Long before vaccines existed, Benjamin Franklin said, “An ounce of prevention is worth a pound of cure.” This statement has as much validity now as it did then. Despite all of the treatments that have been developed in the modern medical era, there is no question but that preventing illness, when possible, is a considerably better strategy than treating illness.

In the text that follows I will discuss some illnesses that can be prevented by timely vaccination. I will not discuss foreign travel–related illnesses that can be prevented by vaccination, since this is an entire topic unto itself. Instead, I will focus on infectious diseases that you are at risk of acquiring right here at home. My hope is that you will learn something about these illnesses and the vaccines that prevent them, so that you can have an intelligent discussion with your doctor and ultimately decide if vaccination is the right choice for you.

Influenza Vaccine

The influenza virus causes an illness characterized by the abrupt onset of malaise, fever, headache, muscle aches, sore throat, runny nose, and cough. Although most patients with influenza will recover within a week, complications (including death) can occur in some patients, particularly in the elderly, patients with a weakened immune system, patients with heart or lung disease, and pregnant women.

Although the influenza vaccine is most beneficial for these patients at high risk, studies have demonstrated clear advantages of vaccinating young, healthy adults. For this reason, the current recommendation from the Centers for Disease Control (CDC) is that all adults (including pregnant women) receive the influenza vaccine yearly prior to the flu season (i.e. in the fall).

Possible side effects of influenza vaccination include soreness at the injection site and low-grade fever. Despite what you may have heard, it is not possible to get the flu from the flu vaccine. Influenza vaccine should be used cautiously in patients who are allergic to eggs. For patients who do not like to receive injections, a nasal vaccine exists as an alternative, but there are certain restrictions on who can receive the nasal vaccine, because it is a live vaccine.

Vaccines Protecting Against Tetanus, Diphtheria, Pertussis

Tetanus is a rare but severe infection that can be acquired following injury when a wound is contaminated, such as when someone steps on a rusty nail. It causes painful muscle spasms, including spasms of the muscles of the jaw (“lockjaw”).  Diphtheria is a very rare infection of the throat. Pertussis, or “whooping cough,” is a highly contagious disease that can cause a persistent cough in adults, but can be fatal in infants. All three of these illnesses can be prevented by vaccination.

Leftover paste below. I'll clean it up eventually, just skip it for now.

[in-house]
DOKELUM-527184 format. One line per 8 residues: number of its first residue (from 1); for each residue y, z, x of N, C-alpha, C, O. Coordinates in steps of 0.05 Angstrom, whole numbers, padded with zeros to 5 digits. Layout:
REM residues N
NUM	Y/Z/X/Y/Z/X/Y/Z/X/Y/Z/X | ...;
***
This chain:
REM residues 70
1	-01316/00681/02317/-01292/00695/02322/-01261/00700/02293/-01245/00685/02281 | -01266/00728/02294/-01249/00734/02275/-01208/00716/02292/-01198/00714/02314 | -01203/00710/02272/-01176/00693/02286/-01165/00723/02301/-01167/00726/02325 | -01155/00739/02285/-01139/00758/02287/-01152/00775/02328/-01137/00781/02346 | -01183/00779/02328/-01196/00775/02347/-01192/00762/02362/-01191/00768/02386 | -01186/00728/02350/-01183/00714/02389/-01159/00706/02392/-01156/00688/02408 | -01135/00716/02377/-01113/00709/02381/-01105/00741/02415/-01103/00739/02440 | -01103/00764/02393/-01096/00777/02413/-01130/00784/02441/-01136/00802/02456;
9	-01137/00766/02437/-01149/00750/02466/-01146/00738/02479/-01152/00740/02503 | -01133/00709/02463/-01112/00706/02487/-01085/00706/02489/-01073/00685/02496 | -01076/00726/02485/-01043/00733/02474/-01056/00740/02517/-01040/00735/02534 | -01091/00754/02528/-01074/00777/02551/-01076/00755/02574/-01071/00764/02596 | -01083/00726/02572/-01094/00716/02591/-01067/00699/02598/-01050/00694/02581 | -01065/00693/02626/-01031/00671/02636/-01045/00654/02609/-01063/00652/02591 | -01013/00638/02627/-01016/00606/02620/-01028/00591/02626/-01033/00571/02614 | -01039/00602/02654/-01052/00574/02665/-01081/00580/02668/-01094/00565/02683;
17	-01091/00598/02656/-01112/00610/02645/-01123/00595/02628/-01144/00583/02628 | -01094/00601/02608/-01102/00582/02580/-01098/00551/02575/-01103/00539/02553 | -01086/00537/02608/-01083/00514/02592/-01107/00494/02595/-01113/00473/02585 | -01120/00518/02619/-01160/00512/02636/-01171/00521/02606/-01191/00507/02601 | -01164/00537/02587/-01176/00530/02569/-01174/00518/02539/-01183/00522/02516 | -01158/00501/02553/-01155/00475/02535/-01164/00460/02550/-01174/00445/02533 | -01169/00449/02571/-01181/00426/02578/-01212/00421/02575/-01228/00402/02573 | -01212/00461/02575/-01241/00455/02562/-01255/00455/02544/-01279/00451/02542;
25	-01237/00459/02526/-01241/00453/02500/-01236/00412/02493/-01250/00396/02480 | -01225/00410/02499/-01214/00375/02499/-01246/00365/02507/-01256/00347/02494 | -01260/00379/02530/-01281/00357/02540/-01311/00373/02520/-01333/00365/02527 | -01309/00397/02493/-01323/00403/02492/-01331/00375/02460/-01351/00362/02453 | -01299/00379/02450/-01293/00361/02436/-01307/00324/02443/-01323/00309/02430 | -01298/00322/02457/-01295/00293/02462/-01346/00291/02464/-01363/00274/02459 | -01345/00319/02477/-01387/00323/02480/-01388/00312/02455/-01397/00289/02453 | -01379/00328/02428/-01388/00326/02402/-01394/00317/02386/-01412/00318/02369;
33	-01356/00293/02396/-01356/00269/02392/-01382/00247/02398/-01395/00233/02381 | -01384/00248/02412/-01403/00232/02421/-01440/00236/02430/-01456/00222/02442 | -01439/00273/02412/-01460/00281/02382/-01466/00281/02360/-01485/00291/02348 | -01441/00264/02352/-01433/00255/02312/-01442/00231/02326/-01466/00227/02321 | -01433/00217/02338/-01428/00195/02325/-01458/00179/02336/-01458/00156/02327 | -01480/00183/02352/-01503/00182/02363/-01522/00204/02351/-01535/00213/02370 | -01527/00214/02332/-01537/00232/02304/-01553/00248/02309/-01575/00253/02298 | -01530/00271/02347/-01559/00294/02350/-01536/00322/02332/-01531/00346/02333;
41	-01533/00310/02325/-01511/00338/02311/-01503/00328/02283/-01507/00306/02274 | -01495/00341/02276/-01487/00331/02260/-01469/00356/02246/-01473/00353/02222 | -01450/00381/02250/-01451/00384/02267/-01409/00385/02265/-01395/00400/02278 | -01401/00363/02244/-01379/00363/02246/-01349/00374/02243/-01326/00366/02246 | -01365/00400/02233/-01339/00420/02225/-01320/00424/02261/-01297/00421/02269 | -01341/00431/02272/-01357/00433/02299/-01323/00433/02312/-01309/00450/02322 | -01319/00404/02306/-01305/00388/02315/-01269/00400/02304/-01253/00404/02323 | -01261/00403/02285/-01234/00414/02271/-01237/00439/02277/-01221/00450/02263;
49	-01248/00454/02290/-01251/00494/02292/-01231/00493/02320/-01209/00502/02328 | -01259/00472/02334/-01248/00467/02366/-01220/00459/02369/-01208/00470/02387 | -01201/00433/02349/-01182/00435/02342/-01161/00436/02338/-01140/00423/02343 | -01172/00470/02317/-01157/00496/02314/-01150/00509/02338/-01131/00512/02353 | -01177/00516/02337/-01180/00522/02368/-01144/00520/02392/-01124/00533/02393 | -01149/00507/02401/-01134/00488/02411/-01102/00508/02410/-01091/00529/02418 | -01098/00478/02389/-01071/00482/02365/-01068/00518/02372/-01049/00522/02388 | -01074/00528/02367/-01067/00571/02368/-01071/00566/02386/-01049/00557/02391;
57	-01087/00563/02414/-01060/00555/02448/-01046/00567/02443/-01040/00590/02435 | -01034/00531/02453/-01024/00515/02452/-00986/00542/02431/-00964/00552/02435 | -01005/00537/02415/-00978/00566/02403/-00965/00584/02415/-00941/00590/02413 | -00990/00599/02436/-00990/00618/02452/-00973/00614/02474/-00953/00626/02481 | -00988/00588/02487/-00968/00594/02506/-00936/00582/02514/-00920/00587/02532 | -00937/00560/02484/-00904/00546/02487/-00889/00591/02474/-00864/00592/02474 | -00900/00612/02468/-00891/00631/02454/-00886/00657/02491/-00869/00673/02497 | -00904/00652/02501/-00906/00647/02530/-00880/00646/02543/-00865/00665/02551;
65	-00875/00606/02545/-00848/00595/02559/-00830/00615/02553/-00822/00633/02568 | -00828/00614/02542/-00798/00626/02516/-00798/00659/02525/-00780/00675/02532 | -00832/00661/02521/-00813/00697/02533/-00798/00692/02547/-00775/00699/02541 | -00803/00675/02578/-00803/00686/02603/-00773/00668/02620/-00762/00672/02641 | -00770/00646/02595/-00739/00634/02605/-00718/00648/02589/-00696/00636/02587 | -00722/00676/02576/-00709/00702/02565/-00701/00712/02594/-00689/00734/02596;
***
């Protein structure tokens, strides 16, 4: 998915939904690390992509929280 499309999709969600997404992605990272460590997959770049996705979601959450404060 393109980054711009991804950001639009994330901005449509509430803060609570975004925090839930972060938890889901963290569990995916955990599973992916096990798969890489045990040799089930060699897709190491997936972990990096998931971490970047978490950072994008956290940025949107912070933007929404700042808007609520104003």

Every woman should receive the dT (diphtheria, tetanus) vaccine every 10 years and a dTP (diphtheria, tetanus, pertussis) vaccine should be given once for adults under 65 years of age who have not received dTP previously. By vaccinating caregivers (mothers, grandmothers) of infants with the dTP vaccine, infants can be protected. Anyone who develops a wound from a cut or a scrape of the skin should get a tetanus shot if he or she has not had one in the past 10 years. Common and frequent side effects of the vaccine includes tenderness, pain, redness, and swelling at the site of injection that can last for a few days.


Varicella is the cause of chickenpox. Most women in the United States have already had chickenpox and are therefore immune, so they cannot get chickenpox again. For the few women who have not had chickenpox, the varicella vaccine, which is administered as two doses given four to eight weeks apart, can provide immunity. Women who work with children (such as teachers) and women who are healthcare workers should receive the vaccine if they are not immune. For women who are not sure if they have had chickenpox, a simple blood test can determine whether or not they are immune.  It is important to immunize women who are at risk of this disease, because chickenpox is a much more severe illness in adults than in children, particularly in women who are pregnant. The vaccine is made from a live but weakened virus, so it should not be given to pregnant women (it should be given before they get pregnant) or women who have a weakened immune system. A common side effect is a rash, which can resemble chickenpox that can occur at the site of injection or elsewhere.

Hepatitis A